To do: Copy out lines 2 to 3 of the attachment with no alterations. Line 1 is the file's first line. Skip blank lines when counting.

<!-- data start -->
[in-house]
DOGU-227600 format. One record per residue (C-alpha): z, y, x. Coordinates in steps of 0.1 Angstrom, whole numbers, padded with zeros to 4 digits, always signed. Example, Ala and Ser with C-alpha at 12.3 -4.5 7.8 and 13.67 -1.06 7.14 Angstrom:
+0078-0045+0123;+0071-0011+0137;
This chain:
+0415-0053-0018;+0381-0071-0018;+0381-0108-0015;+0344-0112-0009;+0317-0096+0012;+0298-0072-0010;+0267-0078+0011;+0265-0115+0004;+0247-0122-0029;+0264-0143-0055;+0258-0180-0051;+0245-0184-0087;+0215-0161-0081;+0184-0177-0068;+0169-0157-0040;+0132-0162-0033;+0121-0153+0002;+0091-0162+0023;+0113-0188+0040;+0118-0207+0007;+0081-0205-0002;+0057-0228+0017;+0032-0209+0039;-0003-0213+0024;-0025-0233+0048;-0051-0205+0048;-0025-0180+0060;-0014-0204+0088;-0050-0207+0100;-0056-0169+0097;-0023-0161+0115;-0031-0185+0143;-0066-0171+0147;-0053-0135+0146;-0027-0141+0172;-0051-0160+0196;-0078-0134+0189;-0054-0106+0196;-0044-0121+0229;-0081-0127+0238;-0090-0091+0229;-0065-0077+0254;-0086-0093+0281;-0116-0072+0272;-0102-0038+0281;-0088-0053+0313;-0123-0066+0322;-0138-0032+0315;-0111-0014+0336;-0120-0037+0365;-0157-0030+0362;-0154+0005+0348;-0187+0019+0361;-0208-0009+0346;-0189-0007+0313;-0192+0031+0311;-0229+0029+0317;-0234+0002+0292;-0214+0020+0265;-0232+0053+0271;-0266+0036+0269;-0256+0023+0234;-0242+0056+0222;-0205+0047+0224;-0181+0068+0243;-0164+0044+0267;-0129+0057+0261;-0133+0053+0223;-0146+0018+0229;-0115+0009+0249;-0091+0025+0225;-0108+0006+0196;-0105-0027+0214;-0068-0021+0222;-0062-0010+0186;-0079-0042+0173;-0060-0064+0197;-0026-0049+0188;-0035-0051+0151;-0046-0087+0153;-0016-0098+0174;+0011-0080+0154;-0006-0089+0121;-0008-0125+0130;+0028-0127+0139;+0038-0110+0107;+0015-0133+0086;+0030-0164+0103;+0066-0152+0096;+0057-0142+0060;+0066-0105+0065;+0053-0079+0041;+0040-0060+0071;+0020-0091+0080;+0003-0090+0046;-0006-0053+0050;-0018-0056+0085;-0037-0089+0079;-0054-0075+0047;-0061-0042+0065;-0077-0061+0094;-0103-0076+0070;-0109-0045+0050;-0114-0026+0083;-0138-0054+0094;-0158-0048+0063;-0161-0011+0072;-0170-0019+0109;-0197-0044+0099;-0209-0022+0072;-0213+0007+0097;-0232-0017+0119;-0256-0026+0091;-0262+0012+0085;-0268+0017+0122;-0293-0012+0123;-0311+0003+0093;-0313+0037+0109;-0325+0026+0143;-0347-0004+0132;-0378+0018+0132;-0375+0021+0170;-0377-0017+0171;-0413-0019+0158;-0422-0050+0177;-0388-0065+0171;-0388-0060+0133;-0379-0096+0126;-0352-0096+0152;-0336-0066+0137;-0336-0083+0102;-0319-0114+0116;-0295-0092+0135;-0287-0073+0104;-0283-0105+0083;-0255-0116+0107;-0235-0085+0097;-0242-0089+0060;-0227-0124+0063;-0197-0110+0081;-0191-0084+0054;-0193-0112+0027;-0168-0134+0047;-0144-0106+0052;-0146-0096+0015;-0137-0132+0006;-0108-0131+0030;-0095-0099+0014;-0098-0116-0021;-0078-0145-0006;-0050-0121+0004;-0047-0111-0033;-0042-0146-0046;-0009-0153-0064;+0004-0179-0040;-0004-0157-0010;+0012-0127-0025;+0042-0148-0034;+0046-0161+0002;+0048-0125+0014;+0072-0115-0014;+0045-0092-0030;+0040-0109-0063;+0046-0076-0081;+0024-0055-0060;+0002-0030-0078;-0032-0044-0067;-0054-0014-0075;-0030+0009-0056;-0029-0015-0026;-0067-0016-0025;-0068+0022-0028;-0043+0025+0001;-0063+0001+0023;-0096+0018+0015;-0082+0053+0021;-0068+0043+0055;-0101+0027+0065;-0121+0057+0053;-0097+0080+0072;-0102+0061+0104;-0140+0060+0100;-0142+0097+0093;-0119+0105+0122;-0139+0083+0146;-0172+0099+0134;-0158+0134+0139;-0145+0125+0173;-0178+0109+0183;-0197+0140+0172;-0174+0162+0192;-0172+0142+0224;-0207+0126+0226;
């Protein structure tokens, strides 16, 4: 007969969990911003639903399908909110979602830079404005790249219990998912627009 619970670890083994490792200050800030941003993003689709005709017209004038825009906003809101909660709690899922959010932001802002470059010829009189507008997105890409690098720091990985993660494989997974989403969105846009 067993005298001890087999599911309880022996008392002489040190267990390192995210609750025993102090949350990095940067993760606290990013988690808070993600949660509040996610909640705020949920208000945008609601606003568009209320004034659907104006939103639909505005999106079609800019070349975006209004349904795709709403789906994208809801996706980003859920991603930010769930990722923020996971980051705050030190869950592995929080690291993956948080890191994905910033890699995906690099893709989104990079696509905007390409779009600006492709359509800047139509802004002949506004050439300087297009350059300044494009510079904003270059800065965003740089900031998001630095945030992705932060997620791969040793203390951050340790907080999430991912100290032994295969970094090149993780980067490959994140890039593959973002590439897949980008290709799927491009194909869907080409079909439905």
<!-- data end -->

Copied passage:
DOGU-227600 format. One record per residue (C-alpha): z, y, x. Coordinates in steps of 0.1 Angstrom, whole numbers, padded with zeros to 4 digits, always signed. Example, Ala and Ser with C-alpha at 12.3 -4.5 7.8 and 13.67 -1.06 7.14 Angstrom:
+0078-0045+0123;+0071-0011+0137;